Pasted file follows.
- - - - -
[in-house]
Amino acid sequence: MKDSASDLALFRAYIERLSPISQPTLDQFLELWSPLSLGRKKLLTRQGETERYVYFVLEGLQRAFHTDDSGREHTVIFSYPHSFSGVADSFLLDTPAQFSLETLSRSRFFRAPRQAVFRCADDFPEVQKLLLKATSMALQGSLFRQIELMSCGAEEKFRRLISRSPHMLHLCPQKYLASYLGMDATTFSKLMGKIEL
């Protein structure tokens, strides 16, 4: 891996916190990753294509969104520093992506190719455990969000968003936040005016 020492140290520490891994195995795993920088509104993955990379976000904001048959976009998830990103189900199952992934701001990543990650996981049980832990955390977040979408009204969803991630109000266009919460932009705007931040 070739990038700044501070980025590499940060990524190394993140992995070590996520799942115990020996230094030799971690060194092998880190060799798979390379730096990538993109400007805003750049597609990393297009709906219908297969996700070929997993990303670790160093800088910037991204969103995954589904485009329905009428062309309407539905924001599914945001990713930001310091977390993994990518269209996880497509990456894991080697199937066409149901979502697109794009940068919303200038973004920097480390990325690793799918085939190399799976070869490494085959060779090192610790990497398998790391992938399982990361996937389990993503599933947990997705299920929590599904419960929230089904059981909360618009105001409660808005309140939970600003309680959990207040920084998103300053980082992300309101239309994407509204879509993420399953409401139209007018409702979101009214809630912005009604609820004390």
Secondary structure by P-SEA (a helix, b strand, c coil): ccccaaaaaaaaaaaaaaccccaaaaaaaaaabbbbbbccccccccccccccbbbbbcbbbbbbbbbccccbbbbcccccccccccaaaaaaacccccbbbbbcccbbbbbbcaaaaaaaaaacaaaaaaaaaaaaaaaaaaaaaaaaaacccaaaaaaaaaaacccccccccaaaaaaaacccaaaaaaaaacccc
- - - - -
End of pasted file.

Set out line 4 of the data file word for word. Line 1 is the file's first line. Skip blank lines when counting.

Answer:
Secondary structure by P-SEA (a helix, b strand, c coil): ccccaaaaaaaaaaaaaaccccaaaaaaaaaabbbbbbccccccccccccccbbbbbcbbbbbbbbbccccbbbbcccccccccccaaaaaaacccccbbbbbcccbbbbbbcaaaaaaaaaacaaaaaaaaaaaaaaaaaaaaaaaaaacccaaaaaaaaaaacccccccccaaaaaaaacccaaaaaaaaacccc